• Red – adventure, aggressiveness, passion, strength, love, energy and vigor
  • Pink – gratitude, health, delicate, femininity, innocence and softness
  • Orange – adorable, creativity, fun, youthful, cheeriness and warmth
  • Yellow – happiness, joy, curiosity, positivity, playful, caution and cowardice
  • Green – tranquility, harmony, nature, renewal, crispness, health and freshness
  • Blue – loyalty, power, success, calm, authority, dignity, security and faithfulness
  • Purple – sophistication, fantasy, spirituality, costliness, royalty and mystery
  • Brown – utility, earth, natural, roughness, seriousness and subtle richness
  • White – simplicity, clean, innocence, purity, truthfulness, contemporary and refined
  • Gray – humility, respect, authority, practicality, stability, dullness and moody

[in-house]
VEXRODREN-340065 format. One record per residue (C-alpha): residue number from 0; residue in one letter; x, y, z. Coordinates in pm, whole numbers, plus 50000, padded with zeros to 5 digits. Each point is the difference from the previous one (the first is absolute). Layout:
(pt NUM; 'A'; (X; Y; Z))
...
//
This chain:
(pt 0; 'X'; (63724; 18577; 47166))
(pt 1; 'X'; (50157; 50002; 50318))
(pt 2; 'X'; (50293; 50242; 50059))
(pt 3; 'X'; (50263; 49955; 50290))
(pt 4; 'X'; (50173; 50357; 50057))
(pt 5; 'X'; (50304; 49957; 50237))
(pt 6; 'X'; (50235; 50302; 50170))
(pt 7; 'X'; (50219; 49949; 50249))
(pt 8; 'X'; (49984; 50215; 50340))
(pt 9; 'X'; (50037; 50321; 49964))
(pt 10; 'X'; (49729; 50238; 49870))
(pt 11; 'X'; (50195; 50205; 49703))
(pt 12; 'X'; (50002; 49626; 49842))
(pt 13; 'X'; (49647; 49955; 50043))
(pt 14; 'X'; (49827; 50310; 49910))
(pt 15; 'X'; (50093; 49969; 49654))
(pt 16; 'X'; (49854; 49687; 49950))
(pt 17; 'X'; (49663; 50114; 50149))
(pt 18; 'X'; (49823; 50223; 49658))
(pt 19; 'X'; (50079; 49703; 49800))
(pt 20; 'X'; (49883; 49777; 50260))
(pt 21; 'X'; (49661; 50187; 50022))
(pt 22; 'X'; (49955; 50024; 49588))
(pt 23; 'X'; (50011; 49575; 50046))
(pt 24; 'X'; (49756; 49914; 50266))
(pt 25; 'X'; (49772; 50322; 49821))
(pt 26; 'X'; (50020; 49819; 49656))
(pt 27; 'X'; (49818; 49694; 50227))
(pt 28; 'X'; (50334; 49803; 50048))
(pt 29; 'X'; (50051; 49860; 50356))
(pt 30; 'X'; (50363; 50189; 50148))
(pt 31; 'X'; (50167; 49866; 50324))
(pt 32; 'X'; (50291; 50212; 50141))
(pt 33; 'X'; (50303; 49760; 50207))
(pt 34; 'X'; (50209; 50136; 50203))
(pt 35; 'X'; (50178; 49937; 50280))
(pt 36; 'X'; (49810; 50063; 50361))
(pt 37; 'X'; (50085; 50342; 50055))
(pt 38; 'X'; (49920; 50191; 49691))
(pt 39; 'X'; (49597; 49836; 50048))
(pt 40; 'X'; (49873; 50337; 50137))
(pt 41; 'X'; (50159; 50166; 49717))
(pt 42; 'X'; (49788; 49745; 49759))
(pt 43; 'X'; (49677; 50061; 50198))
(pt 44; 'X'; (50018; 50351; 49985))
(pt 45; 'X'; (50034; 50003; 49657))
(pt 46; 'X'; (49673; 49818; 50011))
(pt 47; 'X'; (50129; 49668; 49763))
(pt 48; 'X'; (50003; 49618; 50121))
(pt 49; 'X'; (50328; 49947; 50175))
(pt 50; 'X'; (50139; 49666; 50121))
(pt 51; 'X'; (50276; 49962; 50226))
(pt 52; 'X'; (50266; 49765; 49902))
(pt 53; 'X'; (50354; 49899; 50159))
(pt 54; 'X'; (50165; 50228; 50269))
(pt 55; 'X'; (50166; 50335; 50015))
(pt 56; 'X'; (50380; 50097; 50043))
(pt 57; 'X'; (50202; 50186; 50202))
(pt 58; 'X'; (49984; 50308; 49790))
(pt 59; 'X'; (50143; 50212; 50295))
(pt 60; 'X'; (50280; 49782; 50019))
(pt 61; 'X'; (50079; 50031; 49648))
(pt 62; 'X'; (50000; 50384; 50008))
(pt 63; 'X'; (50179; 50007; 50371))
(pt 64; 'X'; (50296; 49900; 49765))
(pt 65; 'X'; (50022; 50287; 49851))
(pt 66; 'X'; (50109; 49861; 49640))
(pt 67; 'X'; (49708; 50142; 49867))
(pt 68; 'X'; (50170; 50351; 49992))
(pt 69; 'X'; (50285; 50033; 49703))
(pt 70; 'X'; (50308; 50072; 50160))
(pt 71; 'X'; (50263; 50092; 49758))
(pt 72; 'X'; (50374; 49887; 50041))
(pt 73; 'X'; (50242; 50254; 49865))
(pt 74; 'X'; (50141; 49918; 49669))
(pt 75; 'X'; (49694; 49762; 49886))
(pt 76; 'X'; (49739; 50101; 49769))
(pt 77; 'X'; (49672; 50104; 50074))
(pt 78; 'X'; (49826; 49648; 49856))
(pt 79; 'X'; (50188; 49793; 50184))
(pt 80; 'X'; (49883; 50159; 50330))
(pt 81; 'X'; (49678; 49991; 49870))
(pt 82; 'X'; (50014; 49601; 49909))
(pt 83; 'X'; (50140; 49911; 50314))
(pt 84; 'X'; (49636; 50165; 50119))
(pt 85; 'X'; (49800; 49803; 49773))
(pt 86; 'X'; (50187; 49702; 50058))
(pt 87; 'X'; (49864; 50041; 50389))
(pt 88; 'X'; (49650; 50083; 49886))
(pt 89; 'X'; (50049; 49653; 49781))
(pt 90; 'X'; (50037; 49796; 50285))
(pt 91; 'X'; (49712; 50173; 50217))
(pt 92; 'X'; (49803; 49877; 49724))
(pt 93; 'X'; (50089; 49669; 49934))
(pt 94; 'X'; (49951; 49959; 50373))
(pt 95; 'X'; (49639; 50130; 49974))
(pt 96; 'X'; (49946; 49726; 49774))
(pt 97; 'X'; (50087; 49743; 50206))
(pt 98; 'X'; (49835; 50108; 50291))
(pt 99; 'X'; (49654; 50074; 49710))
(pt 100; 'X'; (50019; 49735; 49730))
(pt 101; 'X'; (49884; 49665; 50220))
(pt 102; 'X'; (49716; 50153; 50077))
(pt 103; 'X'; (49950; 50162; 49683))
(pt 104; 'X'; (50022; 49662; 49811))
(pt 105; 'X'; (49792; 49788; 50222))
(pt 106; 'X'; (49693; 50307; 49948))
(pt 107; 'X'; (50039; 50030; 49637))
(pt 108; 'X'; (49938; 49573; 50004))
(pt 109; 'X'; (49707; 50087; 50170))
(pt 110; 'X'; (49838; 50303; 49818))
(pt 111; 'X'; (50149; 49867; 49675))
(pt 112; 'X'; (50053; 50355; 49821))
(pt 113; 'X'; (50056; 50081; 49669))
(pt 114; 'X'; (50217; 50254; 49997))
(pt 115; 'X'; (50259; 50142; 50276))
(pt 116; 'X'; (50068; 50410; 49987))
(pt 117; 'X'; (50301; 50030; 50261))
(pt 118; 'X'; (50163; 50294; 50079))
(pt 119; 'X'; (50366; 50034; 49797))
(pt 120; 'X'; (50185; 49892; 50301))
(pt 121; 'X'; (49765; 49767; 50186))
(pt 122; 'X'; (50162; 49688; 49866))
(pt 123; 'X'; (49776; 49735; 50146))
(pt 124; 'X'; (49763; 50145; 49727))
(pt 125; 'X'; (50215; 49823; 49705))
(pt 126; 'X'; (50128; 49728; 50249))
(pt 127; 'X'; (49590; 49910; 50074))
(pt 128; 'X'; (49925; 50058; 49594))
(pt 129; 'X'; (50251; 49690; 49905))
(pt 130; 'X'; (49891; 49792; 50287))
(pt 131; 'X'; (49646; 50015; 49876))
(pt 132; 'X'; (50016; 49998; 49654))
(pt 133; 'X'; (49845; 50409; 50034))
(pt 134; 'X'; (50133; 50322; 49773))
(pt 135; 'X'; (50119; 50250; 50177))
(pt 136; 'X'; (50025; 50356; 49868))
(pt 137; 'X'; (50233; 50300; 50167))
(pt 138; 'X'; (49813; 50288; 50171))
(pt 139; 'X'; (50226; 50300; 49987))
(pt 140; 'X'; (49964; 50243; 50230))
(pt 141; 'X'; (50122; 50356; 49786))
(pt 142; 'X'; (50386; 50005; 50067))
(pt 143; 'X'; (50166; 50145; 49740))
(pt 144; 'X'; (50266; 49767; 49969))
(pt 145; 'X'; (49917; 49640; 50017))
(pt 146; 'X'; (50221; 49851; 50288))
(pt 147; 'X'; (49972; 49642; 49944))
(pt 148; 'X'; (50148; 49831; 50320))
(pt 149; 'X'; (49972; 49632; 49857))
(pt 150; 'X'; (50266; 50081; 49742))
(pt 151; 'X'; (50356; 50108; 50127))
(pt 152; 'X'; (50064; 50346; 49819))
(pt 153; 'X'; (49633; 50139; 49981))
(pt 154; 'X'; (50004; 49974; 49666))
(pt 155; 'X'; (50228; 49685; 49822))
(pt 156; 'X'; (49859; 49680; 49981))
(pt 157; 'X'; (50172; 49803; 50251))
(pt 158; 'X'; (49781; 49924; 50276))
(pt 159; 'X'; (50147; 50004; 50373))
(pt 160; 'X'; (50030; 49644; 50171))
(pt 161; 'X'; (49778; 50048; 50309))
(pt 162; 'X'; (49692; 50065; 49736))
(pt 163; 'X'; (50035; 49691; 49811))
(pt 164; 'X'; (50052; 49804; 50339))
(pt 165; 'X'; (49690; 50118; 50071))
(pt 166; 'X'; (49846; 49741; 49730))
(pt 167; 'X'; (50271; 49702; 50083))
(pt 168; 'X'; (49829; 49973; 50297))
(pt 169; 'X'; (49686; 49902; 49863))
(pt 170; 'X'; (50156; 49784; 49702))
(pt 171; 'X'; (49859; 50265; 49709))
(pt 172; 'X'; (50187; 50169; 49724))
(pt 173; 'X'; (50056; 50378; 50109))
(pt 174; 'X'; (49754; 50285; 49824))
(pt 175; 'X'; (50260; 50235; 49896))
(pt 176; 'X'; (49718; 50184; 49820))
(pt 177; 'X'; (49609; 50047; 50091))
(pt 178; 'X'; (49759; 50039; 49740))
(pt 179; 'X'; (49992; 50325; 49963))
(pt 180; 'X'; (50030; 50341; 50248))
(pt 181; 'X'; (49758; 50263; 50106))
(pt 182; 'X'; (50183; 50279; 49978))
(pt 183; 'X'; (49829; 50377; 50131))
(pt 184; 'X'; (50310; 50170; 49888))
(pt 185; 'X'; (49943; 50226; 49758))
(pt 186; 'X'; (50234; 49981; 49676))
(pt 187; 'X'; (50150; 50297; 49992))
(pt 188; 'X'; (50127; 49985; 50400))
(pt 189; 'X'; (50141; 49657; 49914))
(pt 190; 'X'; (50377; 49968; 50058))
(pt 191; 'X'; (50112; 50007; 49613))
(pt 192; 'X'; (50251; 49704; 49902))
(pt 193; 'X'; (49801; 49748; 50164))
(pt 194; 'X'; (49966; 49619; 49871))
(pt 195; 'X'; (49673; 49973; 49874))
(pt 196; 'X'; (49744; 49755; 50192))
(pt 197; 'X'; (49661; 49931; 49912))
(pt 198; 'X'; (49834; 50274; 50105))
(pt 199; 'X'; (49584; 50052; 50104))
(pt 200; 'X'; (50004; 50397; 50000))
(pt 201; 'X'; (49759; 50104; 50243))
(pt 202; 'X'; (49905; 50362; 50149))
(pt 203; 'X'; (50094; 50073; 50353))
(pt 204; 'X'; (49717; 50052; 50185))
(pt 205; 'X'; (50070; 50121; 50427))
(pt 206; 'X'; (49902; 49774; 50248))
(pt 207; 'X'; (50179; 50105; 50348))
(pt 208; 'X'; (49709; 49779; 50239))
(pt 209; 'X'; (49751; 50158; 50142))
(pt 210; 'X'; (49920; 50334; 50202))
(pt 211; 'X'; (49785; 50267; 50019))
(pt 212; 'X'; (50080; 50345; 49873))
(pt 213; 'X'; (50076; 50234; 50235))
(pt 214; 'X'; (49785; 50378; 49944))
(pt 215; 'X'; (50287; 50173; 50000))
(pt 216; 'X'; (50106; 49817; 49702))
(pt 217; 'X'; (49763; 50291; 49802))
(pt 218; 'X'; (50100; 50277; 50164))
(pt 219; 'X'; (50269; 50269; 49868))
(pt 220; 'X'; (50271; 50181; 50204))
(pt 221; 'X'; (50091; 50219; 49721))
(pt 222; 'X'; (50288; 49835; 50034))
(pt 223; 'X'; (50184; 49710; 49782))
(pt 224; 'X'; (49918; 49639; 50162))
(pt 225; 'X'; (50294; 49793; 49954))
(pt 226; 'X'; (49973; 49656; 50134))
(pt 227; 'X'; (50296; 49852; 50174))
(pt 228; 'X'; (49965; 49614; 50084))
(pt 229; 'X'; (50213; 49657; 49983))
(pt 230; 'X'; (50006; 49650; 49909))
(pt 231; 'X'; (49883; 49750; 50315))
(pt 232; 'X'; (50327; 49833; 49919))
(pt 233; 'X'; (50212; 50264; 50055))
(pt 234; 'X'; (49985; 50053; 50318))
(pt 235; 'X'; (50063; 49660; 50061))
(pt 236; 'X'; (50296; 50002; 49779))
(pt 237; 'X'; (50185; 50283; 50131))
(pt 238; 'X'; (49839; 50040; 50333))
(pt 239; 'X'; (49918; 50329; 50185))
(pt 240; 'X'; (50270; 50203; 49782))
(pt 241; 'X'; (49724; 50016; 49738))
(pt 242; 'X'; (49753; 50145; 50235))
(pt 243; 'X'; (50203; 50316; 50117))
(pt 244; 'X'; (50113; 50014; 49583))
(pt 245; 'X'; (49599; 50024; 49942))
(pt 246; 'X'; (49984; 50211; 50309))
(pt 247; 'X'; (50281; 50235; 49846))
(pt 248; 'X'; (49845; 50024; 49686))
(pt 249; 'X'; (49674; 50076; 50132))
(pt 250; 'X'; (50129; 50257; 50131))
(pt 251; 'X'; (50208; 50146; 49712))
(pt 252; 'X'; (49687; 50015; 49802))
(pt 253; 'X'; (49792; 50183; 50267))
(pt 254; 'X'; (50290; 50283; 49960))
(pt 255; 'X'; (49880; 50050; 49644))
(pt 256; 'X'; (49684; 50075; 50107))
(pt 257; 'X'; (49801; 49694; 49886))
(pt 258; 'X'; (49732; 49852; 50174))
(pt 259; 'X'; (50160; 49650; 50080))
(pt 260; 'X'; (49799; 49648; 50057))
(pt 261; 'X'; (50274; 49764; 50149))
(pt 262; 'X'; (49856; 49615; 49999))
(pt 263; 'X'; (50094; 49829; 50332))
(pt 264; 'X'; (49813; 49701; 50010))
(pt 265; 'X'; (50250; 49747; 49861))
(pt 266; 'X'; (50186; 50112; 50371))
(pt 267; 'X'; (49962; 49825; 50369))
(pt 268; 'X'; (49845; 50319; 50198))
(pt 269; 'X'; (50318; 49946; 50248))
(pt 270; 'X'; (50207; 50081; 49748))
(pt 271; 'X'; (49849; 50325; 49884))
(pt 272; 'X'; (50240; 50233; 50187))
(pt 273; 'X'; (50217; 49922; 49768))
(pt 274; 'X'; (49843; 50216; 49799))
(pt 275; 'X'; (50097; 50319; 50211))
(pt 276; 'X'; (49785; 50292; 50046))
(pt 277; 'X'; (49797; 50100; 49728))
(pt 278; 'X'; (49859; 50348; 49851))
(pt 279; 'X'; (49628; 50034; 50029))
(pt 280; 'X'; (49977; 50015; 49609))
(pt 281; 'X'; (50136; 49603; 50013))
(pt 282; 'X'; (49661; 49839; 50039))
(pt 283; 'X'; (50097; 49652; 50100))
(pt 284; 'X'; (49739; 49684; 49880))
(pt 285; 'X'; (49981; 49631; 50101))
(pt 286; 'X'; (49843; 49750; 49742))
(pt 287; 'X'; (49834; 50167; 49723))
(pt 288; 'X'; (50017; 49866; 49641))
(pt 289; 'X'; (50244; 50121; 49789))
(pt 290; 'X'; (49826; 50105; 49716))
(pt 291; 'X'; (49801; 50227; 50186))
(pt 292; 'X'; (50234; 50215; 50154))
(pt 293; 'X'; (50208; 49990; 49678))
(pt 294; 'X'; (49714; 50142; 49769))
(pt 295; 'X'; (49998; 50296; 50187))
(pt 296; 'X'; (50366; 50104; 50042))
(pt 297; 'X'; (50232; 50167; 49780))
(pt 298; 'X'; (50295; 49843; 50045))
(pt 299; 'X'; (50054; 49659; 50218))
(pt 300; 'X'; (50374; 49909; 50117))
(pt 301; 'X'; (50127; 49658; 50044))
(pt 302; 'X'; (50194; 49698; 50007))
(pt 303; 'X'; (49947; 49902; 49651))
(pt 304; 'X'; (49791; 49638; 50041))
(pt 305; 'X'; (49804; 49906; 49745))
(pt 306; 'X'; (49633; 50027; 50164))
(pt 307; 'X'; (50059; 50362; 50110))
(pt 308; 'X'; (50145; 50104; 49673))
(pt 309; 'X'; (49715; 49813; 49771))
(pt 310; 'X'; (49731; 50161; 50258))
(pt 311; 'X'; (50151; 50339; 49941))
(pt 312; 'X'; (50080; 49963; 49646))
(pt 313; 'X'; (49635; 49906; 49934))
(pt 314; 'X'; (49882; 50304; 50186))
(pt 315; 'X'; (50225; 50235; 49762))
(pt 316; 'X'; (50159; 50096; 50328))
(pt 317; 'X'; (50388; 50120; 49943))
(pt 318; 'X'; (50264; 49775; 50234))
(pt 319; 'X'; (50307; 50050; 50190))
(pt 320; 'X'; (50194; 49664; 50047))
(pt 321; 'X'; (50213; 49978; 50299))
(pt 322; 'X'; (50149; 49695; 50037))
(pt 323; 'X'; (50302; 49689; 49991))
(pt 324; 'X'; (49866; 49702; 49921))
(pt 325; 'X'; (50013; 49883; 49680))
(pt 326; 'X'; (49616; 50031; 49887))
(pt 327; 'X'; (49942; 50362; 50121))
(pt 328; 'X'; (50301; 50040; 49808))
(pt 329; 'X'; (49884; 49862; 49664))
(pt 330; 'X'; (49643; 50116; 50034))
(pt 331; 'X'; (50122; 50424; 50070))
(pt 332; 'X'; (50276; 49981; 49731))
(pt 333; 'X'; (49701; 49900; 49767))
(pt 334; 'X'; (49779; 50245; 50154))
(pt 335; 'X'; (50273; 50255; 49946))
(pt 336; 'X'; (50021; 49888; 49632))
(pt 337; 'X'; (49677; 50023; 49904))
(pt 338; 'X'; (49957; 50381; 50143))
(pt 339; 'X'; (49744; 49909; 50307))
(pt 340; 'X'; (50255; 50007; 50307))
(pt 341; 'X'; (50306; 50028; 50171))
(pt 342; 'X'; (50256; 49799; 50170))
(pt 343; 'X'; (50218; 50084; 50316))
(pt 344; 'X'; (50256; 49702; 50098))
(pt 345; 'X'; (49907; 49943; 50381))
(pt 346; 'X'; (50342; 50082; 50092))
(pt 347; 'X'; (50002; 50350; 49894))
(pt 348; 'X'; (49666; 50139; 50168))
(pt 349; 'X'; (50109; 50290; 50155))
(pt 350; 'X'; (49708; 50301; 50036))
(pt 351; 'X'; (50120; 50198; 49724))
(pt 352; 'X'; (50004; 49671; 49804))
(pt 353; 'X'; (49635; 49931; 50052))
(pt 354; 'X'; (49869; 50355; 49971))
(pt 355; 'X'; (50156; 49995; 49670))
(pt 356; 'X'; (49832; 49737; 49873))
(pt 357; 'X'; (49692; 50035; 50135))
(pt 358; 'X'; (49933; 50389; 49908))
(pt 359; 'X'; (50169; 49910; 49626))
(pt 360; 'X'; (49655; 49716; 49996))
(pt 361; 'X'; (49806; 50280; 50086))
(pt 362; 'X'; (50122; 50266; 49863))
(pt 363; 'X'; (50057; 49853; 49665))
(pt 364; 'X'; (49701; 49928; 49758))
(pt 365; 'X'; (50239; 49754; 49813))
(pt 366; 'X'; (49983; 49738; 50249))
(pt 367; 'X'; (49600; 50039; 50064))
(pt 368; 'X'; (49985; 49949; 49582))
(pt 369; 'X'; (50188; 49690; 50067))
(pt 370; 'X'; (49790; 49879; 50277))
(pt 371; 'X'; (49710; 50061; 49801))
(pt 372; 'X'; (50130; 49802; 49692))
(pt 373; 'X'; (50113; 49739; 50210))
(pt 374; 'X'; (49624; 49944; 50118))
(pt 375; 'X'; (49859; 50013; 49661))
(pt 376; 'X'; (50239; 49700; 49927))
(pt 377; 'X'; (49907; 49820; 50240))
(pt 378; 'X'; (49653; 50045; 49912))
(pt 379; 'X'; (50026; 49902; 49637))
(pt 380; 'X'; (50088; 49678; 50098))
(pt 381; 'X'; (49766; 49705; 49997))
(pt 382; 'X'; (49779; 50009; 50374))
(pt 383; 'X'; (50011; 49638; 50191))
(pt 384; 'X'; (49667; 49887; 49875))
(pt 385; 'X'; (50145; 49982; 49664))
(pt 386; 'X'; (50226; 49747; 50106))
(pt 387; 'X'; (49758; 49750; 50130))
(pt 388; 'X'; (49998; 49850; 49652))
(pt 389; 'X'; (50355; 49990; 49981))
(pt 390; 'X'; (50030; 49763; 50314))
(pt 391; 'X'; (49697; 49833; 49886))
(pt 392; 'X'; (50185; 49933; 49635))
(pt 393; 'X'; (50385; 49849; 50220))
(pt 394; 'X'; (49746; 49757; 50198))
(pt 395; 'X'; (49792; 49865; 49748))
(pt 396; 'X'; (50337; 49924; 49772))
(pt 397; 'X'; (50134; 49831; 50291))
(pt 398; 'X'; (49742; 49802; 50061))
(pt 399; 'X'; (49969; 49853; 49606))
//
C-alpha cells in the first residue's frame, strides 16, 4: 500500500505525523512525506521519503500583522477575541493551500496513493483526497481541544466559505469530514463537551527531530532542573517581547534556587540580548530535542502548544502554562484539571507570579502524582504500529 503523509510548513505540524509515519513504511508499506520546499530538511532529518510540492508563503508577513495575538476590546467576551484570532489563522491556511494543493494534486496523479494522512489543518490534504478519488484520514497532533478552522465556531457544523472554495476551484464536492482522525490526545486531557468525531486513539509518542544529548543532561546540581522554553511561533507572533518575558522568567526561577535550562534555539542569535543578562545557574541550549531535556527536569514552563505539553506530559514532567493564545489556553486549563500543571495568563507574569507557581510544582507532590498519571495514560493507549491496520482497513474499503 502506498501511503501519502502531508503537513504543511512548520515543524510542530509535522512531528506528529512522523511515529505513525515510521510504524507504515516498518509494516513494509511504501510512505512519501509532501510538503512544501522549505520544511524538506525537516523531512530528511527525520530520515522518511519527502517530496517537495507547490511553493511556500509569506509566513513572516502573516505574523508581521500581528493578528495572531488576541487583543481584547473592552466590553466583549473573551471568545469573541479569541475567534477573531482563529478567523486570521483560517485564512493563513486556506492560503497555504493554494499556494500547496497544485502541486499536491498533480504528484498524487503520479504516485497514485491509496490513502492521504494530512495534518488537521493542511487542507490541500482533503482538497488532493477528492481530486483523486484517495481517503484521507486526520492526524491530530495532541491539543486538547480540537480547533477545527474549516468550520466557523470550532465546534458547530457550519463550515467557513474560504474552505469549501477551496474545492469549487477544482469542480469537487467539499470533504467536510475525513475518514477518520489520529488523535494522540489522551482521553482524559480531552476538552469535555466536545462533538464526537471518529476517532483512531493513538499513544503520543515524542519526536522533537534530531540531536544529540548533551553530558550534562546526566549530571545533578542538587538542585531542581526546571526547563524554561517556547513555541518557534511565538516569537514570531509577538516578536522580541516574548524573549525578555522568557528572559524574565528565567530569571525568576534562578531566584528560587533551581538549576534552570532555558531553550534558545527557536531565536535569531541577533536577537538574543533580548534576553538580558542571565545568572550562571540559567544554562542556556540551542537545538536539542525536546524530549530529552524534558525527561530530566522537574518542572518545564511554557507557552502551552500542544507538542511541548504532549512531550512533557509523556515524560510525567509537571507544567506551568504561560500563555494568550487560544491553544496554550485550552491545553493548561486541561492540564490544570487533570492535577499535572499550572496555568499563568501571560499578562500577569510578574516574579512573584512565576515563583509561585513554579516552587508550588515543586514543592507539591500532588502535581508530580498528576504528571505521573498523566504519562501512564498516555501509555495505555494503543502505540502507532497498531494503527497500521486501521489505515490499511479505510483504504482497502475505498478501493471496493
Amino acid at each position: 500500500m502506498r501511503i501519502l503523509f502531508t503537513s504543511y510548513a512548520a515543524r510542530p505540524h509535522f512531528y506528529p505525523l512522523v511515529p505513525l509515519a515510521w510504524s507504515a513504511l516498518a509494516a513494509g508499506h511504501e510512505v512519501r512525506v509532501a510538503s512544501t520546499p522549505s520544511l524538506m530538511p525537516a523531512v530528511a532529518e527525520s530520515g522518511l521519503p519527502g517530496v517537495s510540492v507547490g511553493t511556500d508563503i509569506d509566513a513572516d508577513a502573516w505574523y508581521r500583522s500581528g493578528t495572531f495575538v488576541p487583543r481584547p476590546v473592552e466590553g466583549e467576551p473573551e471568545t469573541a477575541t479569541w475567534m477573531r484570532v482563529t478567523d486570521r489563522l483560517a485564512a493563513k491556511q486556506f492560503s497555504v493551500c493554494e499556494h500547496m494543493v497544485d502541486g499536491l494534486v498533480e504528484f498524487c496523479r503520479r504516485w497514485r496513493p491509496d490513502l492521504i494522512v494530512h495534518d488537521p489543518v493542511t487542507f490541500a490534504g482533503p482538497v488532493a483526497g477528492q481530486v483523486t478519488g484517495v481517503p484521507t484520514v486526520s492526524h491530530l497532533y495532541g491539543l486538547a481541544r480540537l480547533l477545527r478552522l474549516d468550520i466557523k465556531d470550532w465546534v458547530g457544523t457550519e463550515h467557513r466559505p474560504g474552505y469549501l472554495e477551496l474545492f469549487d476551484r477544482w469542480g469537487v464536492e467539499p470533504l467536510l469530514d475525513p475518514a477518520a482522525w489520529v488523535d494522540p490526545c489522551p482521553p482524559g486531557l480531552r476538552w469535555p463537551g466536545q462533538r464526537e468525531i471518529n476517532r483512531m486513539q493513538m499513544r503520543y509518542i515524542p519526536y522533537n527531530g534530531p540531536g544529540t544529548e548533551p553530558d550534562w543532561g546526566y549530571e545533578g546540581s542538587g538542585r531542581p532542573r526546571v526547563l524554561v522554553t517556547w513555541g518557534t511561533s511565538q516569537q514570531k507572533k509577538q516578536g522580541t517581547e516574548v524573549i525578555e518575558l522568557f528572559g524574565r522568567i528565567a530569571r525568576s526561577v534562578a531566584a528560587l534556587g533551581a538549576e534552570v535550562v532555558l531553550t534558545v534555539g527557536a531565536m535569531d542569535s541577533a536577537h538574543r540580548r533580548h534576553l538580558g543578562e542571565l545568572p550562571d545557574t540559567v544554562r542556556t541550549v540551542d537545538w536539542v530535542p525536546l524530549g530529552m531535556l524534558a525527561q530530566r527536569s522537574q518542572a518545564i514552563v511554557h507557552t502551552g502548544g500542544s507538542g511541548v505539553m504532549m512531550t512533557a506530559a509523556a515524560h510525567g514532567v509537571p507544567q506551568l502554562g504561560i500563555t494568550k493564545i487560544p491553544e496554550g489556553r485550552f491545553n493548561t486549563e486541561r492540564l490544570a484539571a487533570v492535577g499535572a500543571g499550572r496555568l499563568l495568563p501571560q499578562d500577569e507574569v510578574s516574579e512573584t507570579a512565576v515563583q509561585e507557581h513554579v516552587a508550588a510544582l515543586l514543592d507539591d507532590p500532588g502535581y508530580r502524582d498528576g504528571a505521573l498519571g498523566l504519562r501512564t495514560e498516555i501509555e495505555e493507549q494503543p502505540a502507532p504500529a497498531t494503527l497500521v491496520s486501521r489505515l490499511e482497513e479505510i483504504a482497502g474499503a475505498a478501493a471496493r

• Black – seriousness, conservative, tradition, distinctiveness, boldness and classic

Interesting Color Facts:

  • The color yellow can cause nausea, so you may want to think twice before painting the baby nursery yellow.
  • Red and orange can increase your appetite, which is why many popular restaurants decorate with this color.
  • Red can also increase your blood pressure and respiration rate, and it usually stimulates us to take immediate action.
  • Green is believed to increase concentration.
  • If you’re thinking about losing weight, surround yourself with the color blue. Blue is often an appetite suppressant. It’s also a calming color, which slows down the urge to eat.

Combining Colors: